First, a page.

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Edit: Seems I made a mistake on my previous description and example so here it is fixed.

Latest Version

interactions = [ ['O1', 'O3'],
                 ['O2', 'O5'],
                 ['O8', 'O10']
                 ['P3', 'P5'],
                 ['P2', 'P19'],
                 ['P1', 'P6'] ]

So same as before, each entry is an interaction between two parts of an object. For example think of O and P as organisms, and O1, O8, P4, P6 ... as sub-section to the organisms. So each interaction is between sub-sections in the same organism, and in this list there are many organisms.

Now, the similar list:

similar = ['O1', 'P23'],
          ['O3', 'P50'],
          ['P2', 'O40'],
          ['P19', 'O22']

So O1 is similar to P23 and O3 is similar to P50 AND [O1, O2] interact thus the interaction ['P23', 'P50'] is a transformed interaction.

Likewise, P2 is similar to O40 and P19 is similar to O22 AND [P2, P19] interact thus the interaction ['O40', 'O22'] is a transformed interaction.

The transformed interactions will always be from the same organism, eg: [PX, PX] or [OX, OX].

Older Version

Let's say I have the following list:

interactions = [ [O1, O3],
                 [O1, O8],
                 [O4, O6],
                 [O9, O2],
                 [ ... ] ]

what this list is meant to represent is an interaction between two objects, so O1 and O3 interact, etc.

Now, let's say I have a second list:

similar = [ [O1, H33],
            [O6, O9],
            [O4, H1],
            [O2, H12],
            [ ... ] ]

and what this list is meant to represent is objects that are similar.

If we know objects A and B in the list interactions do indeed have an intereaction, AND we know that we have an object A' that is similar to A, and an object B' which is similar to B, then we can map the interaction from A to B to the objects A' to B'.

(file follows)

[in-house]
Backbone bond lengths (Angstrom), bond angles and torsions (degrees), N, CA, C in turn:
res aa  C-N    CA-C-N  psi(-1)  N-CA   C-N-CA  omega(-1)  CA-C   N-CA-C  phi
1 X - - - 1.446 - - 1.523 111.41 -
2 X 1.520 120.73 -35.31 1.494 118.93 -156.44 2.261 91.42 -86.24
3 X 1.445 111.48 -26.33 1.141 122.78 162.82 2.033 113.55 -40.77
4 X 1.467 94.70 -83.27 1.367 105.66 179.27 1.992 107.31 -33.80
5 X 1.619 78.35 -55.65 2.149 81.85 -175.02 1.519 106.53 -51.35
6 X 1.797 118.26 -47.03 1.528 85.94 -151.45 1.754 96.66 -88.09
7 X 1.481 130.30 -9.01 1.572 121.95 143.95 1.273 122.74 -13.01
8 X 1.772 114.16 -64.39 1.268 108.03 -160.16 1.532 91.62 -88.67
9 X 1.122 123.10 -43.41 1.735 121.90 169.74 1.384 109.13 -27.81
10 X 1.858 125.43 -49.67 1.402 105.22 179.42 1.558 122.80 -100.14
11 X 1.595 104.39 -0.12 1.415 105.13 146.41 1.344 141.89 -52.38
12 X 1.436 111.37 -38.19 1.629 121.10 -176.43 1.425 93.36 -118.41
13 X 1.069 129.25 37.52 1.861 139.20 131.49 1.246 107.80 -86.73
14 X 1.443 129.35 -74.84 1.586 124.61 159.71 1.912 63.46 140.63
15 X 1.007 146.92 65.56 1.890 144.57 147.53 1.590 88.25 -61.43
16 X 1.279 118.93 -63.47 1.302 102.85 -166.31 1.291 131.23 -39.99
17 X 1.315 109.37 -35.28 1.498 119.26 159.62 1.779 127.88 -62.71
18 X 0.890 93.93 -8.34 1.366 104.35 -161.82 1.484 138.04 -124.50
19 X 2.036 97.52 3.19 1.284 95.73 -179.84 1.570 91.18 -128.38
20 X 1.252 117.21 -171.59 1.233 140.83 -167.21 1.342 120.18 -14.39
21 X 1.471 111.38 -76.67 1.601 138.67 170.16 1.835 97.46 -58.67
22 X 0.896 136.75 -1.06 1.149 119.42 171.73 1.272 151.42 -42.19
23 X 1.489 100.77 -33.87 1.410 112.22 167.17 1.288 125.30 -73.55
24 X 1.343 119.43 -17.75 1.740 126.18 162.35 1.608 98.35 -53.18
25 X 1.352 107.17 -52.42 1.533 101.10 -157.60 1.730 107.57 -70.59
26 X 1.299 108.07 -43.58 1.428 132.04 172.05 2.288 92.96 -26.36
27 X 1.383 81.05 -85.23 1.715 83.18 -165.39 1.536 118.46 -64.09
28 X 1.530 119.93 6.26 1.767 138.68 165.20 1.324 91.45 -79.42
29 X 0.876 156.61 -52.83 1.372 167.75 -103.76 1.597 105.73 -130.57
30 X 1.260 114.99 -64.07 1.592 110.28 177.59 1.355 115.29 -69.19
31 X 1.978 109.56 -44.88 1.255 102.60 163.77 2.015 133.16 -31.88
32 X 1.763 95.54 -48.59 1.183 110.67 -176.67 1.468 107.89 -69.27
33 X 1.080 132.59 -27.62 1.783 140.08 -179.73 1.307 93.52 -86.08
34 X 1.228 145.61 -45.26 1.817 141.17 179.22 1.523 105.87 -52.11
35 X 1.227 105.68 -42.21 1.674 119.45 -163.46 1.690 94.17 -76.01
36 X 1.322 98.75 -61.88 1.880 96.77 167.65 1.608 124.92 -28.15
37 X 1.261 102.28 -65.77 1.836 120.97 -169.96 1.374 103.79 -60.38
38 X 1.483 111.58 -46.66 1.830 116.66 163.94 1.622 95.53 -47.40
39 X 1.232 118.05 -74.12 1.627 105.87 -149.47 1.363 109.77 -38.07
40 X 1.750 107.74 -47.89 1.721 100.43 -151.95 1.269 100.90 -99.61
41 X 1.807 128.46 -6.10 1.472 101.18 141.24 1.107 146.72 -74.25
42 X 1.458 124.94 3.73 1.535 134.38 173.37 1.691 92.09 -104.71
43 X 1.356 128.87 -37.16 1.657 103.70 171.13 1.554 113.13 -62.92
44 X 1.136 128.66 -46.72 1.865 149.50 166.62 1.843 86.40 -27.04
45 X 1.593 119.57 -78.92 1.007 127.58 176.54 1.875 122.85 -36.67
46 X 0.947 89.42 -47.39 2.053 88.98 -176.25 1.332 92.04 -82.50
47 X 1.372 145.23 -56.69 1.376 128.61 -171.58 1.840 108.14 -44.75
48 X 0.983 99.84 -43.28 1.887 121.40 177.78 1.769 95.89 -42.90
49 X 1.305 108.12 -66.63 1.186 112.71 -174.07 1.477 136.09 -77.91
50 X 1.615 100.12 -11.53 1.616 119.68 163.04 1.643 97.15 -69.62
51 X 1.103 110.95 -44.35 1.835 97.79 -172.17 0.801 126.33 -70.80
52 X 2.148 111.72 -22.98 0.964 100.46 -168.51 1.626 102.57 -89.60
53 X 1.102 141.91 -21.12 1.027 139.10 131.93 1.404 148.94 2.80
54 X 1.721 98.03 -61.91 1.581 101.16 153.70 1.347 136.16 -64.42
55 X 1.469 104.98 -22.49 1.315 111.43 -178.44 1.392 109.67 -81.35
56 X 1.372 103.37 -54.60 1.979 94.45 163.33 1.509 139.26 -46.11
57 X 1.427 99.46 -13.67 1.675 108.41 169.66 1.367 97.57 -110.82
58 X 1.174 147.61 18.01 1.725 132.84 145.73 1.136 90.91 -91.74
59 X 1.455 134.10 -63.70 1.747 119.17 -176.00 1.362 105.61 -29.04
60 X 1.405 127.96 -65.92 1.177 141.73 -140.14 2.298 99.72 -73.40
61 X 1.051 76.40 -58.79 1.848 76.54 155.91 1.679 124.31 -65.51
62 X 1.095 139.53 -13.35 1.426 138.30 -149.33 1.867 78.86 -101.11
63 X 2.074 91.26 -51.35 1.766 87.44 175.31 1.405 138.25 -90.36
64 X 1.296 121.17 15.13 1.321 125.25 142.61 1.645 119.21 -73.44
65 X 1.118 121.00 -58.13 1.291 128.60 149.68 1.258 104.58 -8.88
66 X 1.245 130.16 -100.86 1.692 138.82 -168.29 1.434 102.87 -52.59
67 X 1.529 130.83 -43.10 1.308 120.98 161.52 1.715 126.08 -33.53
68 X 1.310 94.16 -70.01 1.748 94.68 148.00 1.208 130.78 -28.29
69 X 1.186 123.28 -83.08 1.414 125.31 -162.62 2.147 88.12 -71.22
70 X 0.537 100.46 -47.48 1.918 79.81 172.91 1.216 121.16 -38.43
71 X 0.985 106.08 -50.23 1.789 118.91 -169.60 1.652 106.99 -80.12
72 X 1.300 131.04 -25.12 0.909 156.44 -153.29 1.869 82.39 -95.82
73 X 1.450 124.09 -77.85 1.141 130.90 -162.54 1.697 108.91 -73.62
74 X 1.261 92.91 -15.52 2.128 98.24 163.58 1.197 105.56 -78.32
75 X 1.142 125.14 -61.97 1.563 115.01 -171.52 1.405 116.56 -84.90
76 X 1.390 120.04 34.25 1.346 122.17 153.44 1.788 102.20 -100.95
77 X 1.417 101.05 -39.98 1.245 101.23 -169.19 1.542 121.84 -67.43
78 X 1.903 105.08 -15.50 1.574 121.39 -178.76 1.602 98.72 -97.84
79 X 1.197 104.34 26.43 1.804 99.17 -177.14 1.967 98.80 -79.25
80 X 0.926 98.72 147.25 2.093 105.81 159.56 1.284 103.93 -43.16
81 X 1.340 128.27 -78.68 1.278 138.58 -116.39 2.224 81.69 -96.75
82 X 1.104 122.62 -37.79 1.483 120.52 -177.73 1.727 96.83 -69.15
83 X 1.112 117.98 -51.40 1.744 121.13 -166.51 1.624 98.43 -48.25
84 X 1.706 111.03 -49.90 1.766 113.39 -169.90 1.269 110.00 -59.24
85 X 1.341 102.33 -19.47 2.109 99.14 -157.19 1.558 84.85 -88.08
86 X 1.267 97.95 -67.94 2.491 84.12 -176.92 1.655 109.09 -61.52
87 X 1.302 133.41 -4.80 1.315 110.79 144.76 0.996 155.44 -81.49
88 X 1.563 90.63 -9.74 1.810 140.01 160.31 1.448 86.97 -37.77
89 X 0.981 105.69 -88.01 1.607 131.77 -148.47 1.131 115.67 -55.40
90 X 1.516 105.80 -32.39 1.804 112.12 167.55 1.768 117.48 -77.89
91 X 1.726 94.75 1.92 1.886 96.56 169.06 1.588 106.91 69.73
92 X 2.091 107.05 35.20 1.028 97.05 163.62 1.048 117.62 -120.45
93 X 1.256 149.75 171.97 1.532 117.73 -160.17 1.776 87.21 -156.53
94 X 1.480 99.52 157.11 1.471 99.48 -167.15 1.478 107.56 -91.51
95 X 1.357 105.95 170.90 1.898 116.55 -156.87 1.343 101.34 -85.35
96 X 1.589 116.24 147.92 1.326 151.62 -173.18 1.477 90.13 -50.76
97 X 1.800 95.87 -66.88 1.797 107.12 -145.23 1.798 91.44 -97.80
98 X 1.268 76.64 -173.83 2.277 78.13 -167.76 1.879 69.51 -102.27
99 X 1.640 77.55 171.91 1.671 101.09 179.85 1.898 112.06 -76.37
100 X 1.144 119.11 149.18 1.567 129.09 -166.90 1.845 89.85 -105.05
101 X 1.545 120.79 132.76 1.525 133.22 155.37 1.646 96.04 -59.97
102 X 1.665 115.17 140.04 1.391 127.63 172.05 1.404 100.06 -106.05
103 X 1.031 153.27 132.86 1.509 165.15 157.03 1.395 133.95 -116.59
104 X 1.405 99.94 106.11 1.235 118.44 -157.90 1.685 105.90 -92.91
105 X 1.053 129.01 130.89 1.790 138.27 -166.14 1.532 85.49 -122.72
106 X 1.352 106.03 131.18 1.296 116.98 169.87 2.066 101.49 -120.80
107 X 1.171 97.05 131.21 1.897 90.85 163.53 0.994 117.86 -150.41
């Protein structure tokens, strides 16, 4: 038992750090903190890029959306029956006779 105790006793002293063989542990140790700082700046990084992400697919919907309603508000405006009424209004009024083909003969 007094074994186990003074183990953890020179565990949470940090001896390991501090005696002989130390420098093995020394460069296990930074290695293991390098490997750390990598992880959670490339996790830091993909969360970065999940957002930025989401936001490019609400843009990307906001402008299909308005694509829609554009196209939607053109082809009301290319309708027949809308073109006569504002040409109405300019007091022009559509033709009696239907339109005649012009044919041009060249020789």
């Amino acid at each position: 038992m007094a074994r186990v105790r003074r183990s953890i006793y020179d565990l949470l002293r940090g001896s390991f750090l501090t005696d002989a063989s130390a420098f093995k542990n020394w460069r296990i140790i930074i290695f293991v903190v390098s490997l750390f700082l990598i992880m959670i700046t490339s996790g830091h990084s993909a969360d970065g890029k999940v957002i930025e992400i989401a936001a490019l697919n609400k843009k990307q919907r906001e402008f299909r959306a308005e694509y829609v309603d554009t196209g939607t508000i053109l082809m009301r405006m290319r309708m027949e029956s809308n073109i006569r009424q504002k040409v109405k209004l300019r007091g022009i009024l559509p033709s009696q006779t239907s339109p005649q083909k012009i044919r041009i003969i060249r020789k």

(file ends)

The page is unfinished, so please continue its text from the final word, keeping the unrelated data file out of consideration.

For example: O9 and O2 interact. O6 is similar to O9. H12 is similar to O2. thus [O6, H12] interact.

Note: interactions = [ [O1, O3] ] is the same as [O3, O1], although it would only be stored in the list interactions once, in either format. The same applies to the list similar.

So I guess the algorithm for this would be:

  1. for every unique object A in the in fields [0] and [1] in list similar,
  2. fetch a list B of interactions from the list interactions.
  3. check for entries in similar where A is similar to some object A', and B is similar to some object B'.
  4. map the interaction between A' and B'.

Edit: Code for this version.


from collections import defaultdict
interactions = [ ['O1', 'O3'],
                 ['O1', 'O8'],
                 ['O4', 'O6'],
                 ['O9', 'O2'] ]

similar = [ ['O1', 'H33'],
            ['O6', 'O9'],
            ['O4', 'H1'],
            ['O2', 'H12'] ]

def list_of_lists_to_dict(list_of_lists):
  d = defaultdict(list)
  for sublist in list_of_lists:
  return d

interactions_dict = list_of_lists_to_dict(interactions)
similar_dict = list_of_lists_to_dict(similar)

for key, values in interactions_dict.items():
  print "{0} interacts with: {1}".format(key, ', '.join(values))
    if key in similar_dict: